University of Helsinki researchers used a massive supercomputer to simulate 10 million tiny asteroids, just a few feet across, passing Earth. Between the gravitational pull of the Sun, Moon and Earth, tens of thousand were captured. As a result of these calculations, which would have taken your home computer six years, they estimate that at any moment Earth is joined by at least one “mini-moon”.
These tiny asteroids can orbit for years, undetected, before being pulled back into a path around the Sun. If we could capture one, imagine what we could discover about the early Solar System!
In 1967, an MIT professor gave his students an interesting homework assignment. Their job was to hijack the Apollo space program and use it to destroy an asteroid that was bound for Earth.
Professor Sandorff’s students proposed to hijack Project Apollo, delaying NASA’s first manned lunar landing by about three years. They would take over the first nine Saturn V rockets earmarked for the moon program, commence construction in April 1967 of a third Launch Complex 39 Saturn V launch pad (Pad C), and add a high bay to the VAB, bringing the total to four. NASA had planned to build Pad 39C, going so far as to build a road to the proposed pad site (image at top of post), but had abandoned Pad 39C to cut costs. Three Saturn V’s would be used for flight tests, and the remainder would each launch toward Icarus one heavily modified unmanned Apollo CSM bearing an enormous, 44,000-pound nuclear warhead with a destructive yield of 100 megatons.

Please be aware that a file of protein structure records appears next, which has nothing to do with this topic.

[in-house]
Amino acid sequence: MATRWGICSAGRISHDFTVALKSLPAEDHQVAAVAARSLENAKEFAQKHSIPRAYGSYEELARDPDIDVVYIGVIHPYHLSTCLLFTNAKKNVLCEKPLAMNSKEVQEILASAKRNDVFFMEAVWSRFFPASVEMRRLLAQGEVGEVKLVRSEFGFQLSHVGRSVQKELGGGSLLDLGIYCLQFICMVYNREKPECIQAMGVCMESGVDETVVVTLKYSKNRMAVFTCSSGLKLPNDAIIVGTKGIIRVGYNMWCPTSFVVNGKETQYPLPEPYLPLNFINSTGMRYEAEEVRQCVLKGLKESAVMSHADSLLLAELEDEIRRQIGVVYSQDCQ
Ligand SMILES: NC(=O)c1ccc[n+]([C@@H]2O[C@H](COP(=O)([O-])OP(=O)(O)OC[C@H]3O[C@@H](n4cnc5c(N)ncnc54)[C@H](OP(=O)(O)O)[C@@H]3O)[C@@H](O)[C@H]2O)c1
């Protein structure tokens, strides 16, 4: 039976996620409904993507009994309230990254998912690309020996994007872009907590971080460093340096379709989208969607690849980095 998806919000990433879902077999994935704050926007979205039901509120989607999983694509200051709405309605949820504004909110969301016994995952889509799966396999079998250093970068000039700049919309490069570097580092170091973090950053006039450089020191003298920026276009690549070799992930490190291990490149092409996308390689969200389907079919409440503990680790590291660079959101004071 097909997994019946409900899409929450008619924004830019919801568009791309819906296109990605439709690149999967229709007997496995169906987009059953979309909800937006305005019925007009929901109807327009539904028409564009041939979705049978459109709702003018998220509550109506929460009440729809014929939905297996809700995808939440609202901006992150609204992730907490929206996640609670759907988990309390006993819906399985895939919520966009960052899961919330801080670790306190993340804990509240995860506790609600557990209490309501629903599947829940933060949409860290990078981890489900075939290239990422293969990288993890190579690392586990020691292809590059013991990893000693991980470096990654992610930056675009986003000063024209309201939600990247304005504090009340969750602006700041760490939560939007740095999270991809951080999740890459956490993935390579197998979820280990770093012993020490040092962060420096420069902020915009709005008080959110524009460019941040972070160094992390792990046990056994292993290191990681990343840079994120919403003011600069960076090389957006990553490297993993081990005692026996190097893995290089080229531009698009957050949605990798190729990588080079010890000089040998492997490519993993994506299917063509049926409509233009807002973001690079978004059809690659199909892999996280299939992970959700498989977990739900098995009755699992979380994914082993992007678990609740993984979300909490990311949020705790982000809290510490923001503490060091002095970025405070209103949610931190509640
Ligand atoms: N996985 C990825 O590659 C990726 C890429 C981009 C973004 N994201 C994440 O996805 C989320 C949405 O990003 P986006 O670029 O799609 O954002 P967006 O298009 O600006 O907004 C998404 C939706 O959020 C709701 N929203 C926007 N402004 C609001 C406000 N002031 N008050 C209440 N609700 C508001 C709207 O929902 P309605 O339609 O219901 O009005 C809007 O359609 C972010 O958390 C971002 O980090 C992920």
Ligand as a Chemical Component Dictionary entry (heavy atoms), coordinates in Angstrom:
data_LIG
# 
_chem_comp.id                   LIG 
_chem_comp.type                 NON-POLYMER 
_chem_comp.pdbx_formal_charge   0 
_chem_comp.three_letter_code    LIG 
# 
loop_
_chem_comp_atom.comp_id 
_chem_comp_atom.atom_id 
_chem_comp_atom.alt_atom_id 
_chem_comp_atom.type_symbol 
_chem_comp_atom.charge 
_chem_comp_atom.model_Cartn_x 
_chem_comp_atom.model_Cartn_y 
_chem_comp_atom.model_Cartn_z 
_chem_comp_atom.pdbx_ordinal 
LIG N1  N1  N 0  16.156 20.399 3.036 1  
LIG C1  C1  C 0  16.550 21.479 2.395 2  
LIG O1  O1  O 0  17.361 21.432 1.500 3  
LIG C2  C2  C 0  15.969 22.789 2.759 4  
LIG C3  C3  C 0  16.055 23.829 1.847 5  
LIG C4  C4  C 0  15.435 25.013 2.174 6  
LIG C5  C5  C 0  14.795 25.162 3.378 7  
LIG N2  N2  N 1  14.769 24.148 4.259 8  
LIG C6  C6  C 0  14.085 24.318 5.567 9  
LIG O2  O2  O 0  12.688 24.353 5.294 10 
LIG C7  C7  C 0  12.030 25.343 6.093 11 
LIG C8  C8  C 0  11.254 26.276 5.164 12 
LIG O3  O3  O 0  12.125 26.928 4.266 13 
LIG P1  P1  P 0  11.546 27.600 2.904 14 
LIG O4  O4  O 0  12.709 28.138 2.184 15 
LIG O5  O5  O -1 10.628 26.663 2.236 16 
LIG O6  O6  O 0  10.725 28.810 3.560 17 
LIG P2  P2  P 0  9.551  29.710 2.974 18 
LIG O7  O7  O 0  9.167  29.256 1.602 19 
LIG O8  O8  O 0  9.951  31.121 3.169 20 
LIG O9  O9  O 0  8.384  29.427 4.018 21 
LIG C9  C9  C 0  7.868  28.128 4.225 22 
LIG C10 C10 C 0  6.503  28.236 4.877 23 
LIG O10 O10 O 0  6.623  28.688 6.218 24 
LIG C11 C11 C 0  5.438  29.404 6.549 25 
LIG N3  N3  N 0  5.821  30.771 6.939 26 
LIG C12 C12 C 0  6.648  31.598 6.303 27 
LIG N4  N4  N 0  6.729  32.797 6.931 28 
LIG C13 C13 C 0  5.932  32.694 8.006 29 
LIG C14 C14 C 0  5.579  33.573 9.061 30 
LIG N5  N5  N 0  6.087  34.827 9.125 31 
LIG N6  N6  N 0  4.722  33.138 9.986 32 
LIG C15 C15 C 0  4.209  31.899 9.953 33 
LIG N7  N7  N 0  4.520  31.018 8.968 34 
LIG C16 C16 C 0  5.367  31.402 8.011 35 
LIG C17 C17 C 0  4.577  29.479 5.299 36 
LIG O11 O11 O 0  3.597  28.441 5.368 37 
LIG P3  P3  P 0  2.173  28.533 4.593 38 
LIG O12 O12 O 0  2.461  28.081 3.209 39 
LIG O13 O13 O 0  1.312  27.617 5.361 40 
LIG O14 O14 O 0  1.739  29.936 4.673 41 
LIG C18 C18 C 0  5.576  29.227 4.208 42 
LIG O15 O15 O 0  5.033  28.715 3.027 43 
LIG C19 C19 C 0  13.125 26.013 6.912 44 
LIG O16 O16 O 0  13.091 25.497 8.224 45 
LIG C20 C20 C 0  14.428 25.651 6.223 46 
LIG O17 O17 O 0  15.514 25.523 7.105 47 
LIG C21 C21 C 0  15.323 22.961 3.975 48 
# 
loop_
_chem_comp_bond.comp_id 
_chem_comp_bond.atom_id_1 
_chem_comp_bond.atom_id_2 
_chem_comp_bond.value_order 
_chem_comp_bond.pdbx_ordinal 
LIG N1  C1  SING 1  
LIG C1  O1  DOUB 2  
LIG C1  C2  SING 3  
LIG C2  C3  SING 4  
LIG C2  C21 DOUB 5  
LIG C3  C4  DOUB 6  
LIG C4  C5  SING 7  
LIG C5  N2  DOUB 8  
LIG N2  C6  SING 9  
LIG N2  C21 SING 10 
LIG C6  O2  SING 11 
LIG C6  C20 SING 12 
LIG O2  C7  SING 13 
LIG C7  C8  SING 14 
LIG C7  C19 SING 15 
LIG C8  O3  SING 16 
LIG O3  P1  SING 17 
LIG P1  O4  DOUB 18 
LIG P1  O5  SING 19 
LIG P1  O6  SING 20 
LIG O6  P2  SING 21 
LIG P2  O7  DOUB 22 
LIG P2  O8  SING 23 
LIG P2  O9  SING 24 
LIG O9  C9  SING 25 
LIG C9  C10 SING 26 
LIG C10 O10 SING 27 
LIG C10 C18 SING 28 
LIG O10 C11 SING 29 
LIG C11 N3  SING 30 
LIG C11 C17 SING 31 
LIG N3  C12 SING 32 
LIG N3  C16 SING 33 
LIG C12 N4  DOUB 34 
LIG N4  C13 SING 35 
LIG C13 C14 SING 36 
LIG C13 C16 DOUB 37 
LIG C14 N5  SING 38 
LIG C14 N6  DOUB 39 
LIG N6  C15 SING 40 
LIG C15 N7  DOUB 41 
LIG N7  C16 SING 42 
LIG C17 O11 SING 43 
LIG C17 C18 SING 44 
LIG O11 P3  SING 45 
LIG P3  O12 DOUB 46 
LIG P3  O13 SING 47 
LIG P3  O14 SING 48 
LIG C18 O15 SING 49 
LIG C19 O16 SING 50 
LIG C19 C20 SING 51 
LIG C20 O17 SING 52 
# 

A great read at Wired about the homework you wish you were doing, and the certifiable fascinating plan that the students came up with.
There’s over 1 million asteroids in the main belt of the solar system, and even more when you add in the rogue wanderers. If we have to debunk even one tenth of one percent of them, that’s still more than 1,000 apocalypse scenarios that we have to shake out of your head. Let’s stop shaking and start thinking.
First of all, it’s not going to hit us. Yes, it’s going to pass within 27,000 km. But that’s not going to hit Earth next February. NASA’s Near Earth Object Program scores the impact probability for all kinds of rogue celestial objects. It currently rates DA14 at a 1 in 4,550 chance. Or, looking at it another way, a 99.978% chance that it won’t hit us.
Since this asteroid is on an orbital path that will bring it by Earth again in the distant future, should we be on the alert for a decade or two down the road? Dunno. We can’t look that far ahead for an object of this size with any real certainty. Painting it or not is an irrelevant and unrealistic question.